Watching all this unfold on Twitter has been crazy. Trump’s failure will likely go down in history next to Nero’s fiddling, and it appears that he’s sick as well. Last night he caused chaos by announcing a travel ban to the EU, but then had to issue corrections to he speech in the hours after.

There’s still a segment of the population that is in denial about this. I’ve got a small sample size to go on, but most of the people that I’ve interacted with lately are ho-hum about this thing right now. My wife, my youngest, and myself have all been nursing various symptoms over the past week, runny noses, sneezing, coughing, low fever, you name it. I’d say it was just a cold if I wasn’t naive. All I can do right now is make them wash their hands everytime we get in our out of the car and keep them away from old people.

I had to run errands today. After I went to do a job at the aforementioned dentist, (no patients, thankfully), I stopped by the grocery store to stock up again. I’ve spent about six hundred over the last two or three weeks, stocking up. After I got home I had to run to the tire store to fix a flat. I took my youngest, home sick, to give my wife a break for a few hours. We picked up her sister and went to the playground to let them blow off some steam, and the library to stock up on books. I feel slightly guilty about it, but I have to choose my battles. It’s not time to lock down yet, and when it is, it’s going to be hard enough.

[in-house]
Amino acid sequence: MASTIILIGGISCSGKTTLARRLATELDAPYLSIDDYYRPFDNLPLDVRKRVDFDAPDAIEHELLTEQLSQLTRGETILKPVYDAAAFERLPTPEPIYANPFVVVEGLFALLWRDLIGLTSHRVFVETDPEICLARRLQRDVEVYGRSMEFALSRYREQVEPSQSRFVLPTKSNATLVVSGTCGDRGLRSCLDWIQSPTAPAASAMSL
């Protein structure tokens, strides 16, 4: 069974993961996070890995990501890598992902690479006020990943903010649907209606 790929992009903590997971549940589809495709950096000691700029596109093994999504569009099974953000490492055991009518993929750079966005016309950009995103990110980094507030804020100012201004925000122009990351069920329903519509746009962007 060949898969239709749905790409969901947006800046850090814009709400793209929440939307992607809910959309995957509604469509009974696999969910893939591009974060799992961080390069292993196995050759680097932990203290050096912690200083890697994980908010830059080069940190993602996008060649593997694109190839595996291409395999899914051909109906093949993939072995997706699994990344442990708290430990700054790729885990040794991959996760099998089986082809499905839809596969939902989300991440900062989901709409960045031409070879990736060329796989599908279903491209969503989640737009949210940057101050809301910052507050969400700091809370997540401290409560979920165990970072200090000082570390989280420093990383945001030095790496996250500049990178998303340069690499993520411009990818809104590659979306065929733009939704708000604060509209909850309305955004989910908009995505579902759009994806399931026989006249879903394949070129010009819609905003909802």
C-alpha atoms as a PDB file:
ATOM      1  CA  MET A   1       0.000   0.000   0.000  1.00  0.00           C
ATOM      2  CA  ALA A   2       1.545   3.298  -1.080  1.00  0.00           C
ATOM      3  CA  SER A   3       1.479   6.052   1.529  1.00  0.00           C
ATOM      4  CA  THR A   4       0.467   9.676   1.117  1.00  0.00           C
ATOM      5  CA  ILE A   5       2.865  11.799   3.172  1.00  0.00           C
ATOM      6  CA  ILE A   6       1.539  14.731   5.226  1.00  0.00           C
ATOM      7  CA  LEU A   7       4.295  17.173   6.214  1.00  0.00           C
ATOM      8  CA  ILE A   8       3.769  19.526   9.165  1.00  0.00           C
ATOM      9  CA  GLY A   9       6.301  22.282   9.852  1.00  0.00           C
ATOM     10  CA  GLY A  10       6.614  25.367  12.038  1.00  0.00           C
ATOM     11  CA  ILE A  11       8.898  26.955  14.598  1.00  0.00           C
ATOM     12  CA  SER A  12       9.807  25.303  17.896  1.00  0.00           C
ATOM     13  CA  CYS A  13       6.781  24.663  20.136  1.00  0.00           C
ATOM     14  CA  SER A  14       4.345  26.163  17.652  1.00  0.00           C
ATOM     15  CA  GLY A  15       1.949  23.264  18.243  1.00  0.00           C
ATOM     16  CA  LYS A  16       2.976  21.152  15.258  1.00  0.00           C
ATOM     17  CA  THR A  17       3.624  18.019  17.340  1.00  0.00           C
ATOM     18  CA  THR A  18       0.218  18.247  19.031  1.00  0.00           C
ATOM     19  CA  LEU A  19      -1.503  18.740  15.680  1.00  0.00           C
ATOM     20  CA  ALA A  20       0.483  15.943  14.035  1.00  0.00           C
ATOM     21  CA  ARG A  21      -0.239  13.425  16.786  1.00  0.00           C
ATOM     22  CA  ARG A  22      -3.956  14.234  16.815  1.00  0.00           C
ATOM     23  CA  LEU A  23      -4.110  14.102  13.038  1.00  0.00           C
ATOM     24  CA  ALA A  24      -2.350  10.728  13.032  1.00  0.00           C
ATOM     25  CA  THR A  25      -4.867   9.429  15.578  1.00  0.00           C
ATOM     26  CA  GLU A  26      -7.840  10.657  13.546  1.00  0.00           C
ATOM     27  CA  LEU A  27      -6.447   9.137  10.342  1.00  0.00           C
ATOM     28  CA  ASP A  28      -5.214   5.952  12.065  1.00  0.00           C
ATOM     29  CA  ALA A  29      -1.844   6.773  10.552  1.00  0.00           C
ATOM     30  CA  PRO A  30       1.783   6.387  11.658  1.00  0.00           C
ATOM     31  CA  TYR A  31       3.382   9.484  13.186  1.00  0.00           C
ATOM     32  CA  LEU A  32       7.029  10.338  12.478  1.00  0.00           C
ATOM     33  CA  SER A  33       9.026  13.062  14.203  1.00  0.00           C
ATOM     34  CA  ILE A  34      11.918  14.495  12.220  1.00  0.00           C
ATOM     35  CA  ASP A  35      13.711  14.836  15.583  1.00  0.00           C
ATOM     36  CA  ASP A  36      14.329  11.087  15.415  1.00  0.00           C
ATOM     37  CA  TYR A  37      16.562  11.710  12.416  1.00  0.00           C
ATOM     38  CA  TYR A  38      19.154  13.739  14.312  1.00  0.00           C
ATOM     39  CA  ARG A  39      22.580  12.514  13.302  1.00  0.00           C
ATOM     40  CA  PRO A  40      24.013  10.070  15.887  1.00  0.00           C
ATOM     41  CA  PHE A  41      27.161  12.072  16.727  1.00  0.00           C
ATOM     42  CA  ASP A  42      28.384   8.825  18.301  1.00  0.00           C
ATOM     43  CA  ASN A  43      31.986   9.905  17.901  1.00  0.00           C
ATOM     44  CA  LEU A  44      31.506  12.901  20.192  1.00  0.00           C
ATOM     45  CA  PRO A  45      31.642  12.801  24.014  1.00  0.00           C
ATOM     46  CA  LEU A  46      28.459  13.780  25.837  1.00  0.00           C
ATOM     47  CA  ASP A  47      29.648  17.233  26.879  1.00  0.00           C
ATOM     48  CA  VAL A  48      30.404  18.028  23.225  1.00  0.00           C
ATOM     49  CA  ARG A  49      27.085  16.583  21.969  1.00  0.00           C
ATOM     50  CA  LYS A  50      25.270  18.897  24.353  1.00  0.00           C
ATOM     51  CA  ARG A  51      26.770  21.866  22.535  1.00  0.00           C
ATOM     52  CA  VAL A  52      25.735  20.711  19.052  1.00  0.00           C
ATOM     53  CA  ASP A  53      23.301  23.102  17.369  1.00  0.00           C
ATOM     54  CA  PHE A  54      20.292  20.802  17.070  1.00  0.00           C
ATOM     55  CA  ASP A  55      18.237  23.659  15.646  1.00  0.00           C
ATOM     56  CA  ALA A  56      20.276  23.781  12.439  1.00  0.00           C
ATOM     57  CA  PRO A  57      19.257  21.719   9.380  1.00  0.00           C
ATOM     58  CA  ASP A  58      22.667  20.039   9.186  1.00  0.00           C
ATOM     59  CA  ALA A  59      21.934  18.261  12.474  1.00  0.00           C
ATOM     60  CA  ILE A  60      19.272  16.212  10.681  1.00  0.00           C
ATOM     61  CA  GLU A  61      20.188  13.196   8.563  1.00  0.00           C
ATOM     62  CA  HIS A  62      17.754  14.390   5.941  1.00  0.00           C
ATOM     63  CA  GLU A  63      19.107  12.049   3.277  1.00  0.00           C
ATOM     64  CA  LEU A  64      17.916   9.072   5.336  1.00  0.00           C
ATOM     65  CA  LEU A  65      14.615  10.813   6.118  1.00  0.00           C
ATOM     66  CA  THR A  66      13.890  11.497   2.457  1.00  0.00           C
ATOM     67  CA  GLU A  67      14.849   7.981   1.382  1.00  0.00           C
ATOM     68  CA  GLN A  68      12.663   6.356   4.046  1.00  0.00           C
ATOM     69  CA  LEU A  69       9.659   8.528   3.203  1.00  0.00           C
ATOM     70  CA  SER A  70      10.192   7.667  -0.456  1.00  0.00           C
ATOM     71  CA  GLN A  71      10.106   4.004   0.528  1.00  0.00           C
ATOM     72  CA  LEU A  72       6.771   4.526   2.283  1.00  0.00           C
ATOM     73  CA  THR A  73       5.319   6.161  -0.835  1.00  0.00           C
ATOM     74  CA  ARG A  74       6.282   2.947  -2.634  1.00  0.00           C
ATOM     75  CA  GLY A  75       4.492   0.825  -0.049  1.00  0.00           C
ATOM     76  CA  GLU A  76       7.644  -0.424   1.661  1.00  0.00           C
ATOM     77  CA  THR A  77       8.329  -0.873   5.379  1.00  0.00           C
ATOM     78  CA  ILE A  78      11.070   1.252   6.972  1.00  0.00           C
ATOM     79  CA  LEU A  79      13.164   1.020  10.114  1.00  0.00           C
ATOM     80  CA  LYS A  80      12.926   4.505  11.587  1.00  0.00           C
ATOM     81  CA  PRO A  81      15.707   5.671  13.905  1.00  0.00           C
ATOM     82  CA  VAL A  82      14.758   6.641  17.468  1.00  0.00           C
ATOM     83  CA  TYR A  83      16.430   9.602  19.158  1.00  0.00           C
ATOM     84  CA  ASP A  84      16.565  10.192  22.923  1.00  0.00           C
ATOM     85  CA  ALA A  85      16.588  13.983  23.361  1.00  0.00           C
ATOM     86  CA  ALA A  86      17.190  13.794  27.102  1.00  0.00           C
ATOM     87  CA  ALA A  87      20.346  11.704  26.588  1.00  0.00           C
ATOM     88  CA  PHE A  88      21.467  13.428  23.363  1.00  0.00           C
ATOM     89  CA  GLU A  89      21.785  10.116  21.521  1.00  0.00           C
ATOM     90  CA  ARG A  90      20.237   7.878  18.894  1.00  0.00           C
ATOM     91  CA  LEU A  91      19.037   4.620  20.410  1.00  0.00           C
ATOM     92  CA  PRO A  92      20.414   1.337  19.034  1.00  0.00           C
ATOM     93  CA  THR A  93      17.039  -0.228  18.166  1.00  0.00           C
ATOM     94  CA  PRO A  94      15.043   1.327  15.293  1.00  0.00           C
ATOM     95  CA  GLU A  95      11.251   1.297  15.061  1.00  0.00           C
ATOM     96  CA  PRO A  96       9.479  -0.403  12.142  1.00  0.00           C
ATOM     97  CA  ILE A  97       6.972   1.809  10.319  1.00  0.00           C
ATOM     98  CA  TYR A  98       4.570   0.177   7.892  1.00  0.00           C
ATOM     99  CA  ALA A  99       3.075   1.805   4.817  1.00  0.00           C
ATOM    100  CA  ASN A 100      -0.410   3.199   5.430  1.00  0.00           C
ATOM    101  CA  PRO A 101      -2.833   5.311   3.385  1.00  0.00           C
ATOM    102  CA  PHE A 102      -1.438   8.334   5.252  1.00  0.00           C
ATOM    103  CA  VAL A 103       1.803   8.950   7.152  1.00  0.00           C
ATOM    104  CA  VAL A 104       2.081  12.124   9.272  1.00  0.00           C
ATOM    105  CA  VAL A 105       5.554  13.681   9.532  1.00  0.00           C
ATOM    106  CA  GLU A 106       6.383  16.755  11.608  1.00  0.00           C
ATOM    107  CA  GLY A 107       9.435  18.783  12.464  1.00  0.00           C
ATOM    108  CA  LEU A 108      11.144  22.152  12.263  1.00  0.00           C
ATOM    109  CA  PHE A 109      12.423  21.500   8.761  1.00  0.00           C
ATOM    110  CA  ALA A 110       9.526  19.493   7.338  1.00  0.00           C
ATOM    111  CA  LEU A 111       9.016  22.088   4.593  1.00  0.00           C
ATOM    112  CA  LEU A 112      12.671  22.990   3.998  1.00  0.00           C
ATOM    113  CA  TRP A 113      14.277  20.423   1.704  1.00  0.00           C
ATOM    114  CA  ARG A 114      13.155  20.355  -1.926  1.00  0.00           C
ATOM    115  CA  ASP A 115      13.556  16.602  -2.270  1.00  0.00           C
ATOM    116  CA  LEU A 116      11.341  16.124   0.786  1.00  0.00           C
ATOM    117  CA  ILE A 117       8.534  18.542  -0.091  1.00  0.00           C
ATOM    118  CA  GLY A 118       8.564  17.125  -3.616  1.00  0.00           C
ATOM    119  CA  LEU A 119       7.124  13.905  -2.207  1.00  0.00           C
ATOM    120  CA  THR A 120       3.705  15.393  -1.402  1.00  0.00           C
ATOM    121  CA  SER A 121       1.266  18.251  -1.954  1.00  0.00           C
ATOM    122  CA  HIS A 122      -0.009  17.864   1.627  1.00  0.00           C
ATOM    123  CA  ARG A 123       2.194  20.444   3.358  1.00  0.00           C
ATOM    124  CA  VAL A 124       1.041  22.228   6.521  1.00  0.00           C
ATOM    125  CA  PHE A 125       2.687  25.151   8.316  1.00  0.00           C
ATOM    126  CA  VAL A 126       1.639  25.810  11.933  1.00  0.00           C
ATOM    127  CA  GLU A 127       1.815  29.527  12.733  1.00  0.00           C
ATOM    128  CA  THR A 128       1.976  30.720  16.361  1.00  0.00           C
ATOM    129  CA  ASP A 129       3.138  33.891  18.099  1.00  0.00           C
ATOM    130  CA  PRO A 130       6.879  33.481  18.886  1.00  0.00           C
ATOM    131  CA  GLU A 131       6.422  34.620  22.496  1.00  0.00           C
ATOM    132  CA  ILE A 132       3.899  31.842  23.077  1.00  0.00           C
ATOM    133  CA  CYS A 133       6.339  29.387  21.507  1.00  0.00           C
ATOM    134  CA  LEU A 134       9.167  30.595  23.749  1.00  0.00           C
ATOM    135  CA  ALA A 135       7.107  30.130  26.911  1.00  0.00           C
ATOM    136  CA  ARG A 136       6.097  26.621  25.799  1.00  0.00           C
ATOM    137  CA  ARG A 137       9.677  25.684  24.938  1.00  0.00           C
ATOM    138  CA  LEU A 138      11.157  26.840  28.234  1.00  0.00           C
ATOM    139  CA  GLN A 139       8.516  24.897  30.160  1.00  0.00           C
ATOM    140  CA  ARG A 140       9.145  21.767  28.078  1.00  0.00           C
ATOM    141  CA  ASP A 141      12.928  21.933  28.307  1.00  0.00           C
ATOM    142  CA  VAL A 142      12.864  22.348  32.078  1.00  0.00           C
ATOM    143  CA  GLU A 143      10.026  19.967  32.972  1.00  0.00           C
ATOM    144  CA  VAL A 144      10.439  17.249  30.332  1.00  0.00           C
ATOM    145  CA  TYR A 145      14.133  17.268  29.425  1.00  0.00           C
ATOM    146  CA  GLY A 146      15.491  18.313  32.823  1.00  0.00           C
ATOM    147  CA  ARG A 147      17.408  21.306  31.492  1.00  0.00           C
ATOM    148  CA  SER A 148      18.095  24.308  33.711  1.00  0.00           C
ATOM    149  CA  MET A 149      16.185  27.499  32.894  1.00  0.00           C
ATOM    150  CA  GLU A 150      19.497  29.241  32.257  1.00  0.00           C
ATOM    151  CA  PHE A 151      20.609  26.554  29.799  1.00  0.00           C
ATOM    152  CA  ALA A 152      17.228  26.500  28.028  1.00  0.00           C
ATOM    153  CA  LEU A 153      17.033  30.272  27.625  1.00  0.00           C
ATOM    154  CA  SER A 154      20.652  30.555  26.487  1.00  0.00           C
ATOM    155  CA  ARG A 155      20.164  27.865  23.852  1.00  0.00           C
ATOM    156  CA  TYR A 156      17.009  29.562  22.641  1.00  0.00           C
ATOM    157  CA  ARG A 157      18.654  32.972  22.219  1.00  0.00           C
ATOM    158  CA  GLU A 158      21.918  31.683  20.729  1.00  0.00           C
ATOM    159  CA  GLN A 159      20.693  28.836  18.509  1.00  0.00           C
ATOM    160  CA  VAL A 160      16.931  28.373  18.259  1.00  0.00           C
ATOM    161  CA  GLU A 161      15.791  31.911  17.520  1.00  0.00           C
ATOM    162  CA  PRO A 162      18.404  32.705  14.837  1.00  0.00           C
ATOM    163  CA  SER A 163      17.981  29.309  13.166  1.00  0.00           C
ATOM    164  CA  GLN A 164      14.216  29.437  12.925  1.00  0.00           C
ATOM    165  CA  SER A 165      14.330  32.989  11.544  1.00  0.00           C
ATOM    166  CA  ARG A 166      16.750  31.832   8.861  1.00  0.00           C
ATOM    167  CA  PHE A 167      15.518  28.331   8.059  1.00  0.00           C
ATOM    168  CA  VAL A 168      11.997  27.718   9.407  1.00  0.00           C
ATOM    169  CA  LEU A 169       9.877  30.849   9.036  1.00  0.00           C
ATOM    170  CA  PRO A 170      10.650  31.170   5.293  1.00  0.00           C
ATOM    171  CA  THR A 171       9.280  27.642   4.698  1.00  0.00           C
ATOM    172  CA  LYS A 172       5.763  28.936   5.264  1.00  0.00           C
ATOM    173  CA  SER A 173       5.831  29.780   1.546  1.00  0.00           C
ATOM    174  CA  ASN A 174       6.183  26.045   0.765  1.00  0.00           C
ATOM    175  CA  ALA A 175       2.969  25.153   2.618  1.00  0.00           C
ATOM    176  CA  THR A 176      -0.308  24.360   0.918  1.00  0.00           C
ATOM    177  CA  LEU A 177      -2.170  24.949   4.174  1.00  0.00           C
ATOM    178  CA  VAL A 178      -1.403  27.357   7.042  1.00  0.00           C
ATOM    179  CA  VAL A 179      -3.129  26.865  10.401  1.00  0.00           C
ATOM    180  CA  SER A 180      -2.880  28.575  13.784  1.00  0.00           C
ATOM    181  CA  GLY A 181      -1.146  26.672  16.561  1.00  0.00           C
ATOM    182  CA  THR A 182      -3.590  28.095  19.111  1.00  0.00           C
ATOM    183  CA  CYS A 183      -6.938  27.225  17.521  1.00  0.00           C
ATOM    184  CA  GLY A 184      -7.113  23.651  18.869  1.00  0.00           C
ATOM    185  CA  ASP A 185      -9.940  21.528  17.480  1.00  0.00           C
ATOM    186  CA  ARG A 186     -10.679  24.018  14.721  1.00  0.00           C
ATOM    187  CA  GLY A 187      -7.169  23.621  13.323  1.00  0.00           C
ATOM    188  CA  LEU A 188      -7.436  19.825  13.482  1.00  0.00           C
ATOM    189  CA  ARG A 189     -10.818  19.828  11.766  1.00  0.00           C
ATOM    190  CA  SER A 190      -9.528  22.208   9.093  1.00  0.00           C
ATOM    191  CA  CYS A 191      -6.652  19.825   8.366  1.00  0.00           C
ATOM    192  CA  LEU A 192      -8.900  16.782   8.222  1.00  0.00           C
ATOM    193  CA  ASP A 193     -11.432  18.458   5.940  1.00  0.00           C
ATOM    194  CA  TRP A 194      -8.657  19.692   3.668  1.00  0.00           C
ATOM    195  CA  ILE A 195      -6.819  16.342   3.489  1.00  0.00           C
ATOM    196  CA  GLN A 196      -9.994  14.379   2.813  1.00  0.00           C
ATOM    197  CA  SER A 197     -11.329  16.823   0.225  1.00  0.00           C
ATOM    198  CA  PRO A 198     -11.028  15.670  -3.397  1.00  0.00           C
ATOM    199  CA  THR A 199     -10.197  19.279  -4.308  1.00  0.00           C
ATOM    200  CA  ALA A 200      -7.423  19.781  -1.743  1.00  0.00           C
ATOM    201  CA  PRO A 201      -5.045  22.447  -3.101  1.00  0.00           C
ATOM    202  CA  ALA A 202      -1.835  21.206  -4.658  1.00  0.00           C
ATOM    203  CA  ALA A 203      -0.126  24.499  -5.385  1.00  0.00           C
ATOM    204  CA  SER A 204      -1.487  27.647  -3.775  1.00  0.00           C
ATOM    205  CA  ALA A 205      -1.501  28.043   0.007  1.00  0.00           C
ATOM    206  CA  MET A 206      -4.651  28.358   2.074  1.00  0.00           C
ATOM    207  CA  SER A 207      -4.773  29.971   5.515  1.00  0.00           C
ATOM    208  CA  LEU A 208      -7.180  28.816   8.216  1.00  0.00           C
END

My university, and most of the others around the state, have extended Spring Break another week and will be going to all online classes. The local school divisions haven’t done anything other than cancel sporting activities. The governor has declared a State of Emergency. There are several confirmed cases in the region, but I don’t think we’ll be seeing the brunt of it for another week.

My wife and I seem to be in a detached state of inevitability about things. It’s like we’ve prepared for a hurricane that’s bearing down on us, but even that metaphor falls flat. the next couple weeks will be very, very difficult for a lot of people. I don’t know how bad it will get for us; I imagine the financial repercussions will be more severe than any health issues. I just hope we don’t lose anyone we know.